There have been a lot of films which depict convents, nuns, and the women men think should go there. Here are some of my favorites in no particular order.
Was Hamlet so repulsed by the marriage of his mother to his uncle that it spread to his relationship with Ophelia? Was he really punning and using the word “nunnery” to mean “brothel”? Was he just acting crazy and using her so she would report his peculiar antics? Probably all the above, and it instigated Ophelia’s decision to drown herself as reported by Gertrude in Act IV. Ophelia’s death inspired hauntingly fabulous artwork. Which version of Hamlet is your favorite? On stage, I wish I had seen Ralph Fiennes or Richard Burton portray the indecisive prince.
Let’s stick with films. Which version and star do you prefer as Hamlet? Perhaps Sir Kenneth Branagh (1996), Mel Gibson (1990), Ethan Hawke (2000), Laurence Olivier (1948), or Innokenti Smoktunovsky(1964)? If you are a Shakespeare nut and love theater, this was a fun site showcasing 45 Hamlets HERE
With an outstanding cast including Meryl Streep, Philip Seymour Hoffman, Amy Adams, and Viola Davis, the film set in 1964 featured the charismatic Father Flynn who was suspected by Mother Superior, Sister Aloysius, of inappropriate behavior of an African-American altar boy. Interesting plot twists and superb acting make this a fine drama written for the play and film by John Patrick Shanley.
Magdalene Sisters Asylum was an Irish institution run by nuns which housed girls sent there by their families, the law, or they were orphaned. Rejected by society, the asylum functioned more as a prison with no parole. Teaching the girls of ill-repute the way to religious redemption, the film was based on a true story of three girls whose friendship aid in their survival. This riveting drama set in the 1960s peeks into the Irish relationship with Catholicism, specifically female expectations of purity and morality. After watching the film, you will wonder how these asylums stayed open until 1996.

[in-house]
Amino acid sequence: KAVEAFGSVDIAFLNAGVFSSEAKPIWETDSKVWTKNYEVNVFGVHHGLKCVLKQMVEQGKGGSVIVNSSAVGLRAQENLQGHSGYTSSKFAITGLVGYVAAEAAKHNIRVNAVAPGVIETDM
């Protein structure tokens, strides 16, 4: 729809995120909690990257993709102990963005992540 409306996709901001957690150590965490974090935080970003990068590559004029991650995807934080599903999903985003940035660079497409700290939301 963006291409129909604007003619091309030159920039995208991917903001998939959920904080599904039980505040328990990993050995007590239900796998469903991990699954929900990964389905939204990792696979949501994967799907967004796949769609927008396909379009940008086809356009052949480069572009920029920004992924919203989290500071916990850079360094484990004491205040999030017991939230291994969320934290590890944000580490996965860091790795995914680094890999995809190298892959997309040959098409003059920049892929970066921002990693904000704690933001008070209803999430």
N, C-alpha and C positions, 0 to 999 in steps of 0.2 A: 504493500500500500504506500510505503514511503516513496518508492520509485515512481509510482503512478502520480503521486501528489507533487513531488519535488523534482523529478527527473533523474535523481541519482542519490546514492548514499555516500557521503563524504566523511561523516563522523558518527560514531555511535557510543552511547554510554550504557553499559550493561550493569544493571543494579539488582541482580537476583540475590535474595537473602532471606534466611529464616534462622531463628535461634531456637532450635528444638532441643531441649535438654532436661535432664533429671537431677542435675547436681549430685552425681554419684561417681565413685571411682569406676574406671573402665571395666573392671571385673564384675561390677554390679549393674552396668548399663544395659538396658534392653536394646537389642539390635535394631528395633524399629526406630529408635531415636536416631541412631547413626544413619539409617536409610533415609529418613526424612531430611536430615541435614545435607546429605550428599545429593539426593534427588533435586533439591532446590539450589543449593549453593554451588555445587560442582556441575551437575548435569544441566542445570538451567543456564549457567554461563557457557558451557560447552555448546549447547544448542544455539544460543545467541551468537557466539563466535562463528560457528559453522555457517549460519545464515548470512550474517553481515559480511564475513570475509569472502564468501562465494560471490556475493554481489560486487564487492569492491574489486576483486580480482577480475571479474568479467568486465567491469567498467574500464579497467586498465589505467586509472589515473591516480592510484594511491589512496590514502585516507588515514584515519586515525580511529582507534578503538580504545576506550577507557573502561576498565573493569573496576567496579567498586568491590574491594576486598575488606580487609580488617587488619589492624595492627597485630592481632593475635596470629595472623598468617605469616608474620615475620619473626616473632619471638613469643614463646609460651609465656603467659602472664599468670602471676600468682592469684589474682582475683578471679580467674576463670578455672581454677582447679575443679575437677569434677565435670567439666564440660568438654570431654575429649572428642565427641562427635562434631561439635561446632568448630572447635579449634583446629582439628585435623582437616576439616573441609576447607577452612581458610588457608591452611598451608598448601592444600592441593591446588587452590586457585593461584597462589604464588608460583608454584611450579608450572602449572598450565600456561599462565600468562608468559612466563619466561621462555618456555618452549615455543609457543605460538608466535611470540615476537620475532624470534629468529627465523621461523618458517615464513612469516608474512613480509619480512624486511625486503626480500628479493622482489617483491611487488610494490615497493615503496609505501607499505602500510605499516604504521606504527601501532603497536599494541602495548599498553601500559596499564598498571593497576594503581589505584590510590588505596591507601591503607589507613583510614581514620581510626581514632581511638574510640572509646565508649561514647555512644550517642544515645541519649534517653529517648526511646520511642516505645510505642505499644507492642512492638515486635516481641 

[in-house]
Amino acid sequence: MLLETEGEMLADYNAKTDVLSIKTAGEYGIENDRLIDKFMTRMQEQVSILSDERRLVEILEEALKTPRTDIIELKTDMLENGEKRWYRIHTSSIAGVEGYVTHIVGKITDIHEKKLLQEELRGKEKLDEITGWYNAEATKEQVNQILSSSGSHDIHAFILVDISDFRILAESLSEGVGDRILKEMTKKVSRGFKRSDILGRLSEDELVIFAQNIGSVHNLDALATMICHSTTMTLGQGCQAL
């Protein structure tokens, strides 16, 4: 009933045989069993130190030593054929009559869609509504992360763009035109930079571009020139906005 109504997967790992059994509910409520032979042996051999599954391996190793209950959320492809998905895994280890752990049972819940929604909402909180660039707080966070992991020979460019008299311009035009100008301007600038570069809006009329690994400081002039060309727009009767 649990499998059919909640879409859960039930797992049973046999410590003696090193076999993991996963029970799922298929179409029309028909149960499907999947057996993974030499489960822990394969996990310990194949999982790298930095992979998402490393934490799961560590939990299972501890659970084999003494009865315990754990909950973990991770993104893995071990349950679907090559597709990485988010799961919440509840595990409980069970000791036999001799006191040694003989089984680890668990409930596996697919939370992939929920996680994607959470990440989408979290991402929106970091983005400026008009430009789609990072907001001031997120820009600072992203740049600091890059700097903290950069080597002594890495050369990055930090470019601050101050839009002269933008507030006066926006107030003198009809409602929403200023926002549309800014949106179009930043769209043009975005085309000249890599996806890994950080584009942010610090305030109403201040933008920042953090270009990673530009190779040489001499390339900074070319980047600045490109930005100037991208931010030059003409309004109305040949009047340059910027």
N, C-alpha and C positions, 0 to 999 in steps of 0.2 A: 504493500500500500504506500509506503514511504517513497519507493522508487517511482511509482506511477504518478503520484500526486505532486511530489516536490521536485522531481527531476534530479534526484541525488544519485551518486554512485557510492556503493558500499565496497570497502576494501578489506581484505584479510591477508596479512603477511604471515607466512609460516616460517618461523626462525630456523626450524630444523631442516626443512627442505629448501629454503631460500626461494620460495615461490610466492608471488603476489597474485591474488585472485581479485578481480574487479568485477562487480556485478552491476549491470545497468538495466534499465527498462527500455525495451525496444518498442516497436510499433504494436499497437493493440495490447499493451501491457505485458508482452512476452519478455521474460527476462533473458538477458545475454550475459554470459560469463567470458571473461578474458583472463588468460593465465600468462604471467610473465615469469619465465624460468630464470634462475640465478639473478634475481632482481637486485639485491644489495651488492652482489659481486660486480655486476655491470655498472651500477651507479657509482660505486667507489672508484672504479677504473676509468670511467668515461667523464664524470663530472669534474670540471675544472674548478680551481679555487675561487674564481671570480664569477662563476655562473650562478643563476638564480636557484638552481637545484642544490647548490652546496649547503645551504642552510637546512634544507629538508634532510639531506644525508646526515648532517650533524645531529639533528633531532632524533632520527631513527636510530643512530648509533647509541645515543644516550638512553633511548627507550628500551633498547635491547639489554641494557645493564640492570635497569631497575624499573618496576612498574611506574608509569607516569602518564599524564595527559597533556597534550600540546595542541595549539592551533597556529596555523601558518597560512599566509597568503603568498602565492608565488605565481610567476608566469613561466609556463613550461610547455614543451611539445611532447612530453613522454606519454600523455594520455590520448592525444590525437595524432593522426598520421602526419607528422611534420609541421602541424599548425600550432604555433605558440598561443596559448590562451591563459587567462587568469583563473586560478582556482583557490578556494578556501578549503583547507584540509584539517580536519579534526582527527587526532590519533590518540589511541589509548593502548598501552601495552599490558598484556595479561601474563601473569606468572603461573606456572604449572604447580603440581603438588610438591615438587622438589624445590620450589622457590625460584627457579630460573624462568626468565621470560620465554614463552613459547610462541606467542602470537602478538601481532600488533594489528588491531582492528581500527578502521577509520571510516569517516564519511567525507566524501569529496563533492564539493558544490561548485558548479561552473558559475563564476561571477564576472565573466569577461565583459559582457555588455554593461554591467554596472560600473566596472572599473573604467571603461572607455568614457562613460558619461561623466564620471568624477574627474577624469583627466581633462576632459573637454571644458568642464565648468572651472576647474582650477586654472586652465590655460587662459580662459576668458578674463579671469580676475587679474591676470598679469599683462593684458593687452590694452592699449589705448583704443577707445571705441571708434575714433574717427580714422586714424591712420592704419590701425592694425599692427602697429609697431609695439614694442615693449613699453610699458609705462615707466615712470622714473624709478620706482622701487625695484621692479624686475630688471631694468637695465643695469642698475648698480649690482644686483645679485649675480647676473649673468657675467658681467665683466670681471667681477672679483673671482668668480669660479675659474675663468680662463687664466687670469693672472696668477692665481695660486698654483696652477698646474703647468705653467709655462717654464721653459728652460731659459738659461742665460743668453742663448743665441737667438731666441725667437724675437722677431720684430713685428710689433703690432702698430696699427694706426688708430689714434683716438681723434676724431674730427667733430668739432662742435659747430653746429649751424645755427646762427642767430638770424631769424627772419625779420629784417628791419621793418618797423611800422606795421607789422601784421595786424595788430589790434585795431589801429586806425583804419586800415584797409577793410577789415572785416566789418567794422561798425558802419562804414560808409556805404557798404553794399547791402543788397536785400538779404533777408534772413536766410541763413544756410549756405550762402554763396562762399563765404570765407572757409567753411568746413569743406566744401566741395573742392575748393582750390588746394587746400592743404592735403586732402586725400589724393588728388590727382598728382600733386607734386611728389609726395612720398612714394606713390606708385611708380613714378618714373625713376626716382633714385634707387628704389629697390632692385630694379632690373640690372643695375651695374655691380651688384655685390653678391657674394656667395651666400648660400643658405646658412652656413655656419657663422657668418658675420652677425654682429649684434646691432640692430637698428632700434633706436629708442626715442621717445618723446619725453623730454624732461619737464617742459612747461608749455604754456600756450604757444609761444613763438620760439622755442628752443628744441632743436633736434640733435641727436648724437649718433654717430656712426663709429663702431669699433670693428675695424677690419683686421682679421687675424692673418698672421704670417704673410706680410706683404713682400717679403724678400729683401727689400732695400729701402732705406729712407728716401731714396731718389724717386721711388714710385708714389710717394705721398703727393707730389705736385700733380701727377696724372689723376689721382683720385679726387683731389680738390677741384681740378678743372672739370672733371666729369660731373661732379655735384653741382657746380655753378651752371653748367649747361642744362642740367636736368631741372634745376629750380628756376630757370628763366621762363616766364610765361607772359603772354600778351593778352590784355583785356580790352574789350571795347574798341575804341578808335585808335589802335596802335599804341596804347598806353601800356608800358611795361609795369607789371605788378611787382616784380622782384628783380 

Set in 1962, Ida was Jewish and orphaned during WWII and placed in a Polish convent. Now she is about to take her vows, but first she must go on a journey of self-discovery with her troubled aunt to unearth the secrets of her family. It won Best Foreign Film this year at the Oscars. Subtle and puritanical, the atypical choice made by director Paweł Pawlikowski and cinematographer pair Ryszard Lenczewski and Lukasz Zal to use Academy Ratio–that boxy look before widescreen–their choice complemented the era of the time. It worked for me. I thought the black and white compositions were stunning. The ending was perfect.
A touching, feel-good film about two proud, strong personalities, the rambling carpenter, “Schmidt”, and Mother Maria, leader of Eastern German nuns. The nuns etch out an existence on an Arizona farm, barely able to sustain themselves. When “Schmidt” played by Sidney Poitier arrives, Mother Maria played by Lilia Skala, persuades him to aid the nuns with repairs and eventually a new chapel. The community spirit and friendship between all is uplifting.
I would be remiss if I didn’t include the best nun ever, Julie Andrews, as Maria in The Sound of Music. Roger and Hammerstein’s classic score is timeless. It falls into the same mental group of The Wizard of Oz. I find it inconceivable when I hear someone admit they have not seen either. This is one of the finer feel-good films–when was the last time you watched it?
There are plenty of films I left out. Do you have favorite films about nuns?